The cryptocurrency market has been through a lot over the past two years.
Furthermore, the crash of one of the most influential exchanges, FTX, also corroborated to the general distrust in the market.
In 2022, digital assets had one of the worst years in history. The growing regulation concerns paired with rising interest rates in the post-pandemic world negatively affected currencies as a whole.
To put it in numbers, the total cryptocurrency market cap began 2022 being worth around $3 trillion. By December, that number had decreased to only $800 billion.
During that period, major assets like Bitcoin and Ethereum lost over 70% of their value, with other altcoins like Solana and Avalanche losing over 91%.
While it’s important to remember that cryptocurrencies are cyclical — and poor performances are expected — 2022 was so bad that it might have “broken” a lot of former cryptocurrency enthusiasts.
Chamath Palihapitiya Believes That Crypto is Dead
The tech investor Chamath Palihapitiya recently had harsh statements about digital currency investments.
During an episode of the “All In Podcast”, Palihapitiya expressed his concern about the current state of the market. He held strong views on how recent developments in American politics could potentially create a narrative that blames cryptocurrency for the impending recession.
“Crypto is dead in America,” the Canadian-American venture capitalist said with a slight grim on his face. “Now you have Gensler [SEC Chair] even blaming the banking crisis on crypto.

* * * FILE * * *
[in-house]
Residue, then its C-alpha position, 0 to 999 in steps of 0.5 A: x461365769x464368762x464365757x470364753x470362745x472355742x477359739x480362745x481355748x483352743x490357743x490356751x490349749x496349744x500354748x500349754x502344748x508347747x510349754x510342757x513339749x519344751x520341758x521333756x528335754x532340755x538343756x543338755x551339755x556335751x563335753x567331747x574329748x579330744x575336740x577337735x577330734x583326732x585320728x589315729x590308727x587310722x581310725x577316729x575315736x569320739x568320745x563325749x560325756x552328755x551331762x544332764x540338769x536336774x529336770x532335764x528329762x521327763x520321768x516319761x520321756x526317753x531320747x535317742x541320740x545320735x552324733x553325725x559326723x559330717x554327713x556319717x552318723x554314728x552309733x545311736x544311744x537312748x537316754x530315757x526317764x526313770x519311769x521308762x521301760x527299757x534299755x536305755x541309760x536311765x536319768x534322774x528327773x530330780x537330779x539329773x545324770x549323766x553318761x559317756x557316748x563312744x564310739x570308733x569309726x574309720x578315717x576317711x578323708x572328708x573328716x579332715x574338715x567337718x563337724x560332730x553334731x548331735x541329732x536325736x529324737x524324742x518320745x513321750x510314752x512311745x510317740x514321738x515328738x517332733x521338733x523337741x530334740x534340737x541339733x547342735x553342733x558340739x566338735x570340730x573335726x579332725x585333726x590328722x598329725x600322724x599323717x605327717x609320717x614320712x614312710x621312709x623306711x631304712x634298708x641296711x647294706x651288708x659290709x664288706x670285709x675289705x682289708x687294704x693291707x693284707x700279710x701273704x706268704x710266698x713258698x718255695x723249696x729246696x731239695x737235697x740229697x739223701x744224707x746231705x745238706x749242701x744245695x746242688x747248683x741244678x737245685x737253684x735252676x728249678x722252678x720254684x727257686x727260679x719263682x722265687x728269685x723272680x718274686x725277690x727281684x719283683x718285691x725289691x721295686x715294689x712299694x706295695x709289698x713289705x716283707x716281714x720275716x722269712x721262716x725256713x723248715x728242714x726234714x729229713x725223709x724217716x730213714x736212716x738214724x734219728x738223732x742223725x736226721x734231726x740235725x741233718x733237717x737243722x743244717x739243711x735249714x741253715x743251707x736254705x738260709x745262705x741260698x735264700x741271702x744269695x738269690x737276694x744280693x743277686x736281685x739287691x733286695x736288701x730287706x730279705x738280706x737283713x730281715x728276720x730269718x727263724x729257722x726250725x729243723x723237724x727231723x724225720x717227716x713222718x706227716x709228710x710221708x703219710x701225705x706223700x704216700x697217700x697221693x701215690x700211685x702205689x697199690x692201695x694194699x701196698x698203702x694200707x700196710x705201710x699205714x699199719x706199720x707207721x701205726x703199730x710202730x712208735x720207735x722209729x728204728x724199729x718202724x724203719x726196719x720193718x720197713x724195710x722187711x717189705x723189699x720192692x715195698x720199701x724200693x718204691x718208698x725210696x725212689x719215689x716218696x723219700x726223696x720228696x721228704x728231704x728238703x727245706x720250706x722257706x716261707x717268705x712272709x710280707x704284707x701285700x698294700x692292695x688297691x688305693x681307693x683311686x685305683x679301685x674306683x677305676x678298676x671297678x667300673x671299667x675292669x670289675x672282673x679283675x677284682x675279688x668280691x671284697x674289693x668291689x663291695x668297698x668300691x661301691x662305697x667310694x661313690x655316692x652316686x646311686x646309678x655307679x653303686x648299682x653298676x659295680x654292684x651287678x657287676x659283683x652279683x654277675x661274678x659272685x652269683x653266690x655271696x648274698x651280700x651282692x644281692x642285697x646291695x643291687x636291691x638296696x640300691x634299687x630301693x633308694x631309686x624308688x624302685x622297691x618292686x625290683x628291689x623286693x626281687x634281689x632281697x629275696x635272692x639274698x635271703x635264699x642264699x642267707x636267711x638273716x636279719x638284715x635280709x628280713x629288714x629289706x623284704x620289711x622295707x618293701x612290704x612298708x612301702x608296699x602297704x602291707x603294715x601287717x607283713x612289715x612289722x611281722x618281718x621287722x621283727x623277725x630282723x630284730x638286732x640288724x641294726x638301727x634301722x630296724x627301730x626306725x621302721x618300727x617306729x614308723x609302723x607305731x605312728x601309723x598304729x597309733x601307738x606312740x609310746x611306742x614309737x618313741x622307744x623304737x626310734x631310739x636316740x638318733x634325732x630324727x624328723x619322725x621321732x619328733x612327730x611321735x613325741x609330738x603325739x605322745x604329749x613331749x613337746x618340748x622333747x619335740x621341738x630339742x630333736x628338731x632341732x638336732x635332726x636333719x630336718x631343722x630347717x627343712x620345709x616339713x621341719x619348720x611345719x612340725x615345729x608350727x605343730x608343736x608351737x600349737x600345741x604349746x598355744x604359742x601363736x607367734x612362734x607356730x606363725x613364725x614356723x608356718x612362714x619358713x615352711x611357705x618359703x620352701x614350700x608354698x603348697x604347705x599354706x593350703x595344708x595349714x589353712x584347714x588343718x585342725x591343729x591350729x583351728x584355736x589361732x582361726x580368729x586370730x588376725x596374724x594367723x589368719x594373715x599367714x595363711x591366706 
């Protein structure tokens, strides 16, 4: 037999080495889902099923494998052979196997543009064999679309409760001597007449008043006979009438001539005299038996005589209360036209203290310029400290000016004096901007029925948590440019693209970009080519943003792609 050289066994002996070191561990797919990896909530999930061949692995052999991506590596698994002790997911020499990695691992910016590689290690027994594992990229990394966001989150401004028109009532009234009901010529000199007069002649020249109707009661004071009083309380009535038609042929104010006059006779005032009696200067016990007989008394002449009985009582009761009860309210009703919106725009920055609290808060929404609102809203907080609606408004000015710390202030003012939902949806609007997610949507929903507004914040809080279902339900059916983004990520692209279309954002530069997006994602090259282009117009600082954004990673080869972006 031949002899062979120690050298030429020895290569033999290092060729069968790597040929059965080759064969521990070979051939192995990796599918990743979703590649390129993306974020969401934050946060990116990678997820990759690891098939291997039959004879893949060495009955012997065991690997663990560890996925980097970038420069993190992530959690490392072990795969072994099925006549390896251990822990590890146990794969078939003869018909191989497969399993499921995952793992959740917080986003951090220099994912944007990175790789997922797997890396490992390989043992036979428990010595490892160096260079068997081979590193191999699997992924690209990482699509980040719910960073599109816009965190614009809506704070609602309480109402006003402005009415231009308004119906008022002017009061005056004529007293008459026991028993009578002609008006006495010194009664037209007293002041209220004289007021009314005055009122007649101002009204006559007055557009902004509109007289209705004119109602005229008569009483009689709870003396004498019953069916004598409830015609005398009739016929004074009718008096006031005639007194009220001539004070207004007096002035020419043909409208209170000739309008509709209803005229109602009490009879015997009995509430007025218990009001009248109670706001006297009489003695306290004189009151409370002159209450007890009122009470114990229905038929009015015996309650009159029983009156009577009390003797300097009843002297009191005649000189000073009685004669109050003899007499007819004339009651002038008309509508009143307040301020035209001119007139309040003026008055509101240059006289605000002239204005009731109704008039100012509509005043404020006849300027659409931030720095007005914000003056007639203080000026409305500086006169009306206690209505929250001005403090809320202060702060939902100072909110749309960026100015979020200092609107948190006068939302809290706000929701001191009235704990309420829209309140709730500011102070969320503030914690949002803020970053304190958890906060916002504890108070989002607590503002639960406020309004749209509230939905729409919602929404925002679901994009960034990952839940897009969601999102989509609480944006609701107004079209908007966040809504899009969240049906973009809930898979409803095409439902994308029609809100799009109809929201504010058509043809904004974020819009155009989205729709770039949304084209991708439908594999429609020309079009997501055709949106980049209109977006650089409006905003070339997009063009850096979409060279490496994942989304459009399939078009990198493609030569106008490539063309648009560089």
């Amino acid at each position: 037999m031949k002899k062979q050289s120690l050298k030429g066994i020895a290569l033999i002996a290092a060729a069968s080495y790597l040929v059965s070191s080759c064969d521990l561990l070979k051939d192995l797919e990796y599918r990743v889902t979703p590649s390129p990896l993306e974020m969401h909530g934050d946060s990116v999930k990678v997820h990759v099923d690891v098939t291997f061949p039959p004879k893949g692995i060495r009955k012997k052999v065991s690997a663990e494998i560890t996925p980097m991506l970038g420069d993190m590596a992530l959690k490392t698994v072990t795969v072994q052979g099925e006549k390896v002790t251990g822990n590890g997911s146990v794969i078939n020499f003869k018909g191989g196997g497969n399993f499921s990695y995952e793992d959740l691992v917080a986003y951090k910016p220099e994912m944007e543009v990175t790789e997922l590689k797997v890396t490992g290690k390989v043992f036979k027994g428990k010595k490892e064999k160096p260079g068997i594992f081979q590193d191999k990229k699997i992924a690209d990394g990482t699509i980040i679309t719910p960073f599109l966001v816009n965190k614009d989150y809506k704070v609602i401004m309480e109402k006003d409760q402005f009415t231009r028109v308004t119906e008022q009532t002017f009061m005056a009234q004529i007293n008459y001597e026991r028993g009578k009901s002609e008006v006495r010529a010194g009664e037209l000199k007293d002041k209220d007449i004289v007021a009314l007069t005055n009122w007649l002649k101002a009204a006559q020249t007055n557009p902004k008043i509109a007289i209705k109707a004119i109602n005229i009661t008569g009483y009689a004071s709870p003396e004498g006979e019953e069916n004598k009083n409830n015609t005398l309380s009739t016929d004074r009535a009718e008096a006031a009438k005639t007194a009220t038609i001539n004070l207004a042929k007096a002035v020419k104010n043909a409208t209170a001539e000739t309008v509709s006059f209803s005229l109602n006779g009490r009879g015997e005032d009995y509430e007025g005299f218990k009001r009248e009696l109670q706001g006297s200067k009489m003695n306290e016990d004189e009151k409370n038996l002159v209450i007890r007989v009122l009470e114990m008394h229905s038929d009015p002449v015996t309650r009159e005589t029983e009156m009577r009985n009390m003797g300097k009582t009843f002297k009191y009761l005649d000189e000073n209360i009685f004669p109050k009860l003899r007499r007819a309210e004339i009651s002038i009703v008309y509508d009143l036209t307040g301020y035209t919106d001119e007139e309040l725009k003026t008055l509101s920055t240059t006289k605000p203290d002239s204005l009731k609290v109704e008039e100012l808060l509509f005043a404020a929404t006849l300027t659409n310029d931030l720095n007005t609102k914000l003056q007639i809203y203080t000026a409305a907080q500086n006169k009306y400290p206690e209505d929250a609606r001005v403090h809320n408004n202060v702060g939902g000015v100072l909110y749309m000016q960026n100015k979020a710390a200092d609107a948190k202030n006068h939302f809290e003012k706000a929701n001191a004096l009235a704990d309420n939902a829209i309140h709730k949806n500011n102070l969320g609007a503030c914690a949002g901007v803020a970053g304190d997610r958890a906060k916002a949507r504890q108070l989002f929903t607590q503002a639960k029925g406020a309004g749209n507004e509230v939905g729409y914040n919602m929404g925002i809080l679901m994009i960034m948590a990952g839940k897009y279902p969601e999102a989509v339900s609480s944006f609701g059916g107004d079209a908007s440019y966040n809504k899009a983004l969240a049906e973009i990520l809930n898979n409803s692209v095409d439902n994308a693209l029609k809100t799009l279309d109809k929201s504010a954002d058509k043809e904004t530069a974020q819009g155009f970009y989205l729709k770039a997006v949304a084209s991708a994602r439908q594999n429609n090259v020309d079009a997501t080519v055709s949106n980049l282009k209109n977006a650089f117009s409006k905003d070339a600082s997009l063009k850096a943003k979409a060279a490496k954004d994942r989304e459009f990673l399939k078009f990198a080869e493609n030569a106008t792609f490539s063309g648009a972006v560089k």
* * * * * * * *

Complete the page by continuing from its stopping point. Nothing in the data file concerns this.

“The United States Authorities have firmly pointed their guns at crypto.”
The investor went on to explain that he believes that the growing inflation turned crypto into the biggest threat to the establishment.
Perhaps Palihapitiya is referring to bitcoin’s proven ability as a “hedge against inflation”. Over the years, the venture capitalist firmly believed that BTC could substitute gold.
Historically, gold investment booms during economic or geopolitical crises, which tend to negatively affect fiat currencies.
And during the 2020 pandemic, $BTC performed eerily similar to the precious metal. The asset surged by a whopping margin, reaching its all-time high in 2021.
In the following year, the Government has been doubling down on its intention to put digital currencies under regulatory scrutiny. Just recently, Gary Gensler testified in congress about the importance of regulating assets, to the point of classifying Ether as a security.
In addition, exchanges are also having a tougher time operating on American soil. Following the FTX crisis, Binance and Coinbase are constantly under scrutiny about their procedures in America.
But despite all of that, 2023’s crypto performance has been positive so far. The total market cap increased by over 60% since the turn of the year, with leading assets regaining some of their losses in the previous year.
It remains to be seen how much will regulations affect currencies going forward.